It rained today at Stryker Golf Course located on Fort Bragg in North Carolina.
"It's been a ghost town," Stryker Golf Course superintendent Jason Crockrell, a 3-year member of GCSAA, told GCM.
To the surprise of some, the weather is all that is preventing golfers from testing their skills at Stryker Golf Course, one of several facilities across the nation that are located on either military installations or government-run park land. Crockrell admits there has been some confusion as to whether the ongoing government shutdown has closed his course for the time being.
Actually, this entire situation depends which government property you are talking about.
Places such as Stryker Golf Course are, as Crockrell tells it, in the NAF category. That stands for Non Appropriated Funds. In simple terms, that means courses such as Stryker are not supported by tax dollars; they don't receive funding appropriated by Congress; instead they are supplemented by user fees, thus they remain open.
That includes Andrews Air Force Base in the nation's capital, which has three courses on the property. President Barack Obama plays there.
"We have been packed," says Andrews Air Force Base superintendent Ben Ellis, 8-year GCSAA member. "A lot of people are still playing golf. We have 180 carts and we run out of them every day."
The same cannot be said, however, for East Potomac Golf Course in Washington, D.C. Since it is part of the National Park System, East Potomac Golf Course might as well be in Yosemite Park, one of those popular visitor spots that currently are closed until the government shutdown is resolved.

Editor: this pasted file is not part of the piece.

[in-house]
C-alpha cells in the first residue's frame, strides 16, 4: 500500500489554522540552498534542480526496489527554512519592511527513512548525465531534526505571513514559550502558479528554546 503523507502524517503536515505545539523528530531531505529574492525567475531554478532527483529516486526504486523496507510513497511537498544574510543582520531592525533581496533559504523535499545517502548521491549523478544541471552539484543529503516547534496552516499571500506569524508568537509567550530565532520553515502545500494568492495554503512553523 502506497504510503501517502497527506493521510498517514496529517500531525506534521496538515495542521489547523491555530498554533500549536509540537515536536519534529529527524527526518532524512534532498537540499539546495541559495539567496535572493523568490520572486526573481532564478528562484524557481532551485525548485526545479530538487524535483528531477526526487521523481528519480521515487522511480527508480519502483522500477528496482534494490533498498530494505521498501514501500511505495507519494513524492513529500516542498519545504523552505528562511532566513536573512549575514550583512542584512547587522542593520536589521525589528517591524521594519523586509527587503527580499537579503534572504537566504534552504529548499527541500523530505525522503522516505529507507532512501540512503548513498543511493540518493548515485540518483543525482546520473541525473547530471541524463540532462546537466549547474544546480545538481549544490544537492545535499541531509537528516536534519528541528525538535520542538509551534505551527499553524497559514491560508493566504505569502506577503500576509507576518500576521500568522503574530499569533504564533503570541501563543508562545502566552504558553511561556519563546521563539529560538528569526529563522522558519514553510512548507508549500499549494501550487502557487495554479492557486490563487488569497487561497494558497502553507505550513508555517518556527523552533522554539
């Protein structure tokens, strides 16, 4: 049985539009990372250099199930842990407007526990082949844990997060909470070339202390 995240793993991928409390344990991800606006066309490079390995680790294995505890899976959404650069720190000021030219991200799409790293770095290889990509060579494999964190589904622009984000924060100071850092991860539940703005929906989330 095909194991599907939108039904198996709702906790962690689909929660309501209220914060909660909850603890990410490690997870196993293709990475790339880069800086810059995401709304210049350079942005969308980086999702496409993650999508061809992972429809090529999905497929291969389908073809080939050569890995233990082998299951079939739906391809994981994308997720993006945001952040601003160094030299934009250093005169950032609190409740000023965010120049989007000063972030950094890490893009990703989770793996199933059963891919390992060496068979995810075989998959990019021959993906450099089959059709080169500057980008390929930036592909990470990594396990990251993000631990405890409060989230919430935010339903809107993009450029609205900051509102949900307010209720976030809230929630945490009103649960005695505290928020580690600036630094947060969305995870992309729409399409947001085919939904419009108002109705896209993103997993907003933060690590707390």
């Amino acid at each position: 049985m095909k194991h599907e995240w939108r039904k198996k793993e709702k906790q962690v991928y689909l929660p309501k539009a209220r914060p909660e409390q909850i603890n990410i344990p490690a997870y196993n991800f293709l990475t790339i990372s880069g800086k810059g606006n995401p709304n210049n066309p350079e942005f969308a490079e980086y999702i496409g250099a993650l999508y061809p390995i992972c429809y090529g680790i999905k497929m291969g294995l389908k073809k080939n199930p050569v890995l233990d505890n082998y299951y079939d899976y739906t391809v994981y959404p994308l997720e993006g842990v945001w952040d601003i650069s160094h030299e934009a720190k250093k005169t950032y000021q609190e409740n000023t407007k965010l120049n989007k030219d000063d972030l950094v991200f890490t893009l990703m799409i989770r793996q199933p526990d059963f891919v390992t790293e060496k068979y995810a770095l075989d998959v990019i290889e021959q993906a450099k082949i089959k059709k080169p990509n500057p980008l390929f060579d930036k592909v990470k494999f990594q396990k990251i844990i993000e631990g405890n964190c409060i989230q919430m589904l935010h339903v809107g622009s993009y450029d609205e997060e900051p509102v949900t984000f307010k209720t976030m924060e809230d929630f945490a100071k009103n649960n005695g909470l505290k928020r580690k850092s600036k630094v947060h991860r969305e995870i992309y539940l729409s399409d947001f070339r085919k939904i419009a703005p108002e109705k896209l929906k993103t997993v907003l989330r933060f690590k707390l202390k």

The flip side isn't so peachy for Matera. Not all of his employees are salaried. A dozen of them are hourly and currently not with him during the shutdown. So Matera and those who are on hand (five, including himself) continue to do their best to keep the course in tip-top shape while they keep an eye on news reports to determine if an end to the shutdown is in sight.
"We're just doing the basics right now, watering, spraying," says Matera, 11-year GCSAA member, "but the detail things, like weeding, aren't getting done."
In reference to his concern over a lengthy shutdown, on a scale of 1 to 10 with 10 being very concerned, Matera says he is at 7. That is right now. Check back with him in a week if the shutdown continues.
"I'm not so concerned with the course closure from an agronomic standpoint. We can weather that storm," he says, "but we need the course to generate money so we can do things for the golf course."
Matera's most pressing issue?
"We would like to have the opportunity to see some projects through to the end, get the golf course where we need it to be," Matera says. "Our 30-year-old irrigation system leaks like a sieve. Every day we see two or three new leaks."
If the shutdown continues, Matera is worried his hourly workers may flee for new jobs.
"It's hard to find good people," he says.
For Crockrell, meanwhile, it's business as usual. He says today's rains were the first in 50-something days, and it kept many patrons away this morning. He hopes for people such as Matera that the shutdown doesn't reach an extended stalemate that keeps everyone away.
"My fingers are crossed everything turns out OK," Crockrell says.